Authorities arrested numerous Christians under state-level "anti-conversions" laws during the reporting period for allegedly engaging in conversions by force, allurement, or fraud. (For more information, see Abuses section.) Hindu nationalist organizations frequently alleged that Christian missionaries lured low-caste Hindus with offers of free education and healthcare and equated such actions with forced conversions. Christians responded that low-caste Hindus convert of their own free will and that efforts by Hindu groups to "re-convert" these new Christians to Hinduism were themselves accompanied by offers of remuneration and thus, fraudulent.
Persecution by Terrorist Organizations
Terrorist groups perpetrated atrocities against civilians, including minority Hindu members of the Pandit (Hindu Brahmin) community, in the long-lasting insurgency in Jammu and Kashmir, including car bombings, forced housing of terrorists, executions, and sexual assaults. Retaliatory killings by terrorists were also common. Security forces used targeted but at times excessive force to suppress them, with civilians frequently the main victims.
Terrorists attempted to provoke interreligious conflict by detonating bombs.
In May 2007 12 persons were killed and 40 injured when a bomb exploded during Friday prayers at the Mecca mosque in the Charminar area in Hyderabad. Investigations are ongoing and a few persons were arrested for questioning.
In February 2007 in Nanded (Central Maharashtra), two alleged bomb-makers died when their bombs exploded.
In September 2006 in the Muslim majority town of Malegaon (North Maharashtra) on the eve of an important Shi'a festival, 38 people died, and more than 100 were injured due to a series of bomb explosions in and around a mosque.
On August 16, 2006, during the celebrations of the birth of Lord Krishna, a powerful bomb explosion killed five persons and injured many others at the International Society for Krishna Consciousness temple in Imphal, Manipur. The shrine was crowded with devotees, including foreigners, when the blast took place. Manipur police are still investigating the case. Manipur has a number of insurgent underground groups that perpetrate violence on civilians.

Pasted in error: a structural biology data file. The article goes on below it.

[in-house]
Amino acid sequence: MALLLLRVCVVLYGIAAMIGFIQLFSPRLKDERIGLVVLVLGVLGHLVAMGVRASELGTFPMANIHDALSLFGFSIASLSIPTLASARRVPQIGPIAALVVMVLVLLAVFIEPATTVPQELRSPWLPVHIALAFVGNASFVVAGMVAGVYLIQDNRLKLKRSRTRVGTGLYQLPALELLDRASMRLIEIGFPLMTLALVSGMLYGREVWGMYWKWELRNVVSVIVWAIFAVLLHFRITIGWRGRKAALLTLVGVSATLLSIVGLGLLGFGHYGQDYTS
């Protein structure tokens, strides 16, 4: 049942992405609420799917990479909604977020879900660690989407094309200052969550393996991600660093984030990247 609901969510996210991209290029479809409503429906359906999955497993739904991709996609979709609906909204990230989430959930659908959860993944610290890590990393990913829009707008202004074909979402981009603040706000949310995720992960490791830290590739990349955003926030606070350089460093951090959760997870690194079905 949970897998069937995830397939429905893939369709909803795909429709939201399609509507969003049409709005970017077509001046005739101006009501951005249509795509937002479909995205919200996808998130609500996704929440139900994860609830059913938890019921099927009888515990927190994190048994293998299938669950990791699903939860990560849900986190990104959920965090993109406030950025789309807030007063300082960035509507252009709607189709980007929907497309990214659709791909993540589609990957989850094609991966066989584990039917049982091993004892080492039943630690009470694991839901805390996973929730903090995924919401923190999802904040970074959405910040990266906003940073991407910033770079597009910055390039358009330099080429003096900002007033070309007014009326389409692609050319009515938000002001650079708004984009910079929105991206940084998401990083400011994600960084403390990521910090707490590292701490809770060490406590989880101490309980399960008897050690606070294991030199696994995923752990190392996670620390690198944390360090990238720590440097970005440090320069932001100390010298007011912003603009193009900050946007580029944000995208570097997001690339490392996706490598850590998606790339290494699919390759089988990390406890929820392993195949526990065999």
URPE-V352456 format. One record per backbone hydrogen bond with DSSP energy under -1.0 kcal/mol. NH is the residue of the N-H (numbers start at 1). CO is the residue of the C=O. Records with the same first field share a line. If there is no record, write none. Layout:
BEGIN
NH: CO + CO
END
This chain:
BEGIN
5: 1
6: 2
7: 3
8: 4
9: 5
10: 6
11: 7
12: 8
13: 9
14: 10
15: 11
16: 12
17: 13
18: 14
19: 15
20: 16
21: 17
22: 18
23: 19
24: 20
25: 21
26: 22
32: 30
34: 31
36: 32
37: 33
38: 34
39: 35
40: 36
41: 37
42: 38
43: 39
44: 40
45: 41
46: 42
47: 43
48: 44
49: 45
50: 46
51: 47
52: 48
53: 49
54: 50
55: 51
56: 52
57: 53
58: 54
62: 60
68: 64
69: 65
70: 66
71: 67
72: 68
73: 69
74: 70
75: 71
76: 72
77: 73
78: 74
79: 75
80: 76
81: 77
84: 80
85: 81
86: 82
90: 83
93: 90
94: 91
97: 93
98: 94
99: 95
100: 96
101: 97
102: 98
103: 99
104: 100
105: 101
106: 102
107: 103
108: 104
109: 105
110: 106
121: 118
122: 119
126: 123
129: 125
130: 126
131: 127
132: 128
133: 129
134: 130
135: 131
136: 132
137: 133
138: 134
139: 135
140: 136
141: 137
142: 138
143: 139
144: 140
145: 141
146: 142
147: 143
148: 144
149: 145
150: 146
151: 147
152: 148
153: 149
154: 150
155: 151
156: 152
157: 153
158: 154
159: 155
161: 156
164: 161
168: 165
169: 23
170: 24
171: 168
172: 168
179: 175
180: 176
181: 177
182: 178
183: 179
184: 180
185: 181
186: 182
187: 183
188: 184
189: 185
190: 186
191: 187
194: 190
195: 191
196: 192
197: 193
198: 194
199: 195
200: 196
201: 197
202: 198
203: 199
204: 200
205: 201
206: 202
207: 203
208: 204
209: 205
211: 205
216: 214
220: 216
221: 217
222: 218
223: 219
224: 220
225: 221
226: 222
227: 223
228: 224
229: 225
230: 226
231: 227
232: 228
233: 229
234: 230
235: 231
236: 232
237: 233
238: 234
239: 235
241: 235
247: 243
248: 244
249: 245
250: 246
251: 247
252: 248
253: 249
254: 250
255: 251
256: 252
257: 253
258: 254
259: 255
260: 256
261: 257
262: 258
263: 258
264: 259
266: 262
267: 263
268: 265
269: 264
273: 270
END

On July 11, 2006, in Mumbai, a series of bombs exploded in commuter trains killing approximately 200 people and injuring over 700, as part of a terrorist campaign to incite widespread Hindu/Muslim rioting and destroy the India/Pakistan peace initiative.
Improvements and Positive Developments in Respect for Religious Freedom
The Prime Minister's Office released the Sachar Report, a study on the socio-economic status of Muslims in the country, during the reporting period. It presented data documenting that Muslims lagged behind the general public in many social indicators. In January 2007 based on this report, the UPA government directed all banks to provide preferential loans to minorities. Furthermore, in April 2007 the Prime Minister said that efforts would be made to ensure women and minorities are "properly represented" at all levels in government.
In March 2007 the National Government announced it would pay approximately $8,100 (324,000 INR) in additional compensation to the next of kin of persons killed in the 2002 Gujarat violence. The compensation supplements the $4,651 (186,040 INR) compensation already paid by the Government of Gujarat for each victim. However, there was no timetable for when these compensation amounts will be paid.
In May 2007 the National Government moved a Constitution Amendment Bill to grant Constitutional status to the National Minorities Commission.
The Gujarat State Government banned an anti-Christian rally announced by the VHP and the RSS, planned for Christmas Day of 2006 in the Dangs district of Gujarat. The rally was organized in response to the desecration of eight Hindu religious statues by unknown persons on December 14, 2006. Christian groups petitioned the government to ban the rally.
On December 29, 2006, Manipur Chief Minister Okram Ibobi Singh announced a 4 percent reservation policy for Muslims in government jobs. He reported that although the community comprised 7 percent of the state's population, it represented only 2.57 percent in government jobs.
The Assam State Government has drafted a $148 million (595-crore INR) development package for the state's Muslims, comprising approximately 30 percent of its population. The state has a Muslim population of 8.2 million, the majority of whom are confined to the most economically-depressed areas. The package is designed to spur economic activity in minority-dominated areas and to develop community infrastructure. Congress President Sonia Gandhi and a number of central Muslim leaders attended an all-Assam minority convention on May 10, 2007.